Not everyone among those adamantly resisting Russia’s war is on the same page with Tikhanovskaya regarding sanctions. In the Belarusian opposition, the most devout opponents of sanctions on Belarus are the founder of the Belarusian Popular Front, Zianon Pazniak, and former Belarusian chargé d’affaires in Switzerland Pavel Matsukevich. Both have time and again asserted that sanctions make the Belarusian union with Russia even more solid than it has been so far. Incidentally, Modest Kolerov, the editor of Russia’s nationalistic news portal Regnum, recently claimed that the Union State with Belarus is Russia’s only Eurasian connection that is “alive,” as both the Eurasian Economic Union (EEU) and the Collective Security Treaty Organization (CSTO) were “killed” by Kazakhstan (Regnum, June 15). Ivan Krastev, a founding board member of the European Council on Foreign Relations, in an interview with the aforementioned Yuri Drakakhrust, posited that “the sanctions policy toward Belarus cannot be the same as toward Russia” (Svoboda.org, June 13). In turn, Artyom Shraibman, a non-resident scholar with the Carnegie Endowment for International Peace, suggested that the removal of sanctions could well be considered in exchange for the release of all 1,000 political prisoners held by the Belarusian authorities. He also warned against the now-widespread skepticism over Belarusian protest rallies of 2020. “It is important to understand that there were many alternative scenarios whereby things could have gone much worse than they have… Who knows, maybe we really were within a millimeter of a Russian occupation. And perhaps within a millimeter from a civil war” (Intex-press, June 13).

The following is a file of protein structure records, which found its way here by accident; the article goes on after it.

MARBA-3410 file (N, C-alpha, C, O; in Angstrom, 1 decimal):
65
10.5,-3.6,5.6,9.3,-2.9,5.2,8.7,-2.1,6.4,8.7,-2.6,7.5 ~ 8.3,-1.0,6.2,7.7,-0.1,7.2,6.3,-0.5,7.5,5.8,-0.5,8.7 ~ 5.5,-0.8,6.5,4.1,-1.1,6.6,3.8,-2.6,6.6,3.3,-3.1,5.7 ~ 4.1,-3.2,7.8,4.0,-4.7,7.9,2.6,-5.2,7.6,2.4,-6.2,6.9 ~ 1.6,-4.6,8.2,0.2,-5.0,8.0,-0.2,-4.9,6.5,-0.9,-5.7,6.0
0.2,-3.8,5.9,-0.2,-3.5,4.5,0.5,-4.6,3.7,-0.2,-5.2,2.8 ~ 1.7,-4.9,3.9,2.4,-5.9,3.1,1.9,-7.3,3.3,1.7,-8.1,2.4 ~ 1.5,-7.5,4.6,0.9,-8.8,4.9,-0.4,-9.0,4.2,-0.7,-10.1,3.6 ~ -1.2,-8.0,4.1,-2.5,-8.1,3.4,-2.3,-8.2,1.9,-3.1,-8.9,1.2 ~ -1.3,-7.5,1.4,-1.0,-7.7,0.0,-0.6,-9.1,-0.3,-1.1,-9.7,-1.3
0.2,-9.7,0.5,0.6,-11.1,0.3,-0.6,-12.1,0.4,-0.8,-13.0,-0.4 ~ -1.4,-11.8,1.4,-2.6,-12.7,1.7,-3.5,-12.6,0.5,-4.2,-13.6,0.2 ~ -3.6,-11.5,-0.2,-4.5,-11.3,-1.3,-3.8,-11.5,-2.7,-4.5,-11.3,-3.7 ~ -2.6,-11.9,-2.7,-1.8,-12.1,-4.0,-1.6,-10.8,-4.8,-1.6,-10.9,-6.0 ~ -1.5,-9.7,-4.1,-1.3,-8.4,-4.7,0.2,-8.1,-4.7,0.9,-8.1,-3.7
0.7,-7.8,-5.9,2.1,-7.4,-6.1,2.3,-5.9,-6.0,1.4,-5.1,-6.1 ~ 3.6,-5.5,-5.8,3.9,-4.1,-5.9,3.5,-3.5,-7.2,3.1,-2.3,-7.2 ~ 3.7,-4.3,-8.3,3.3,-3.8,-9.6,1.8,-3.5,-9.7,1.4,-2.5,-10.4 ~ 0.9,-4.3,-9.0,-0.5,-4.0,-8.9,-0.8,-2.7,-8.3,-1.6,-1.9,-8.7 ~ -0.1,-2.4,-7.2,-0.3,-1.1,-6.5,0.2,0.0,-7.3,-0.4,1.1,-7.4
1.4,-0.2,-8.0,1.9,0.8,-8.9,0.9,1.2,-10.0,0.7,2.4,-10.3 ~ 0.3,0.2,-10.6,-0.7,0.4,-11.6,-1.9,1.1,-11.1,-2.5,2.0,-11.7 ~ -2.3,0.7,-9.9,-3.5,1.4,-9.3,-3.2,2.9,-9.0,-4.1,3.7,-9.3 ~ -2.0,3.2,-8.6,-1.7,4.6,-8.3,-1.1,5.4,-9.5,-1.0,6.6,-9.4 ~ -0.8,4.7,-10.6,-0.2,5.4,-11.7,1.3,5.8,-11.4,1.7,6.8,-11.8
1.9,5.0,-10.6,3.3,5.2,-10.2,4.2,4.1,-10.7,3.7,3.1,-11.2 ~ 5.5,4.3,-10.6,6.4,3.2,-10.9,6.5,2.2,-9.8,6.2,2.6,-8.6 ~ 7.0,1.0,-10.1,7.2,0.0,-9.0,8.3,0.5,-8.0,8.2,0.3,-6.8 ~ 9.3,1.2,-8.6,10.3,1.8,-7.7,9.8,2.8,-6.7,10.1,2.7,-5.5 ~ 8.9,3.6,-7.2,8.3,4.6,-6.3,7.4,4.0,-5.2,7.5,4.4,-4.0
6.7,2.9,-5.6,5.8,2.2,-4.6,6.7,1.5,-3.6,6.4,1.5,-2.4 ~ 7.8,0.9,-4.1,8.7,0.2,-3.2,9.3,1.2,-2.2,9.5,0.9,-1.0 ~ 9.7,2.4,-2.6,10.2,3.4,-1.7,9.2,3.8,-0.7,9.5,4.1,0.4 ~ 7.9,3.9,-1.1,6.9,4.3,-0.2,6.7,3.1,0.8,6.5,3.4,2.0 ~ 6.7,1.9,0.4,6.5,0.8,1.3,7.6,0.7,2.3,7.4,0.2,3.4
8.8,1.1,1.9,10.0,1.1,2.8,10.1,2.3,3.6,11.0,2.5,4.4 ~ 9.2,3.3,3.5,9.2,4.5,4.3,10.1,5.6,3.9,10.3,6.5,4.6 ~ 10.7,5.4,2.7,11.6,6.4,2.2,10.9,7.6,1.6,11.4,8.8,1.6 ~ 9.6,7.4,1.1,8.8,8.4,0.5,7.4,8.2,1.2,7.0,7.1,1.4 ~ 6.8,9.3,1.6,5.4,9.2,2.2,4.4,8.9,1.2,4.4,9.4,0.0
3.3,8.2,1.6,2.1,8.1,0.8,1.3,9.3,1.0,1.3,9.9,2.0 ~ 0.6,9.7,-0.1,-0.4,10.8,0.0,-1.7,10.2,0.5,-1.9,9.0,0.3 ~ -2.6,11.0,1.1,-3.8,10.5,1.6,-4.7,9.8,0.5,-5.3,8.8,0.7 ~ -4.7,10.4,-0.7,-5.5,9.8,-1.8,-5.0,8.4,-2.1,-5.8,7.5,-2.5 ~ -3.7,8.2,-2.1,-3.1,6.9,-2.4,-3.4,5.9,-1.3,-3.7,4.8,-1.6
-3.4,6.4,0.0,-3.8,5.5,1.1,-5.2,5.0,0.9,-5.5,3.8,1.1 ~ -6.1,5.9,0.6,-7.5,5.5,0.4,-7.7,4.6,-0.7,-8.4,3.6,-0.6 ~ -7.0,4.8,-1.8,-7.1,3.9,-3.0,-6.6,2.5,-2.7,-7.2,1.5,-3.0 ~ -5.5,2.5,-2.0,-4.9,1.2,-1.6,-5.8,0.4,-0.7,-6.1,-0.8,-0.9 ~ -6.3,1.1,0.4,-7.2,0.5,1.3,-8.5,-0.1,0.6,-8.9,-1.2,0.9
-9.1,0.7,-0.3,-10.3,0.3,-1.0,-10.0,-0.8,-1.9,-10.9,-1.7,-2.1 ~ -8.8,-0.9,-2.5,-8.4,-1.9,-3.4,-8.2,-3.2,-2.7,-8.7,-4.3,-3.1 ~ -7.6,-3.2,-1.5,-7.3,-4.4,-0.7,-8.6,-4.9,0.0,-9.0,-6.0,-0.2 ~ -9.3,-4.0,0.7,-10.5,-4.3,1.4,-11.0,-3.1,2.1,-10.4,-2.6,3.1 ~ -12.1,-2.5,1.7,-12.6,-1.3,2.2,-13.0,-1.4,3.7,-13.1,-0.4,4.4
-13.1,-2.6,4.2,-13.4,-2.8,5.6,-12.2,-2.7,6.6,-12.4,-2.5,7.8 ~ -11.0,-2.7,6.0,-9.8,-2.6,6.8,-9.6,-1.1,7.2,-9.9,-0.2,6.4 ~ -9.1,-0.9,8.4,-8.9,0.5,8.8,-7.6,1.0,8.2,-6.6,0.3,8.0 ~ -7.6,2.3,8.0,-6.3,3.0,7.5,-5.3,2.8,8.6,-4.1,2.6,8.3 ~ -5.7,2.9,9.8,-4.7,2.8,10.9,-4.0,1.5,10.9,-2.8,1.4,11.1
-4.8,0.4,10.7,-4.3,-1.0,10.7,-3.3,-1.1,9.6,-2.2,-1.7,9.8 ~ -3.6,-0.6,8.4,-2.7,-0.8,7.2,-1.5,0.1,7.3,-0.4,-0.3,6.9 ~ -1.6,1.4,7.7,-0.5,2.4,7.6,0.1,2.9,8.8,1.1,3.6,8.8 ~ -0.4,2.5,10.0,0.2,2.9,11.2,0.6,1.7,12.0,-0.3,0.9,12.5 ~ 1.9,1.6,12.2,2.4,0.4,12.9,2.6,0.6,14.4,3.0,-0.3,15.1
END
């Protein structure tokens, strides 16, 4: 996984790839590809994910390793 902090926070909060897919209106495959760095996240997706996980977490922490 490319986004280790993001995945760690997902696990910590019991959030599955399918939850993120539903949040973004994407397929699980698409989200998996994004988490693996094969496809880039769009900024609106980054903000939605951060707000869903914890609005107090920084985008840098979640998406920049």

However indirectly, the notion that a civil war was a plausible albeit barely dodged scenario recognizes the reality of the “other side” and, therefore, of Belarus as a “cleft” country—a notion put forward by the late scholar Samuel Huntington, meaning a state that contains within it multiple populations identifying with separate “civilizations.” And if so, some recent arguments that Ukraine has made a “civilizational choice that Belarus has yet to make” (Svaboda.org, June 17) appear far-fetched. If “a civilization is a culture writ large” (Samuel Huntington, The Clash of Civilizations, 1996, p. 41), then a geopolitical choice that Ukraine has indeed made cannot possibly have cultural implications, especially in the short-run, and the same holds true for Belarus. This is something that foreign policymakers often overlook, leading to unattainable goals and unrealistic expectations.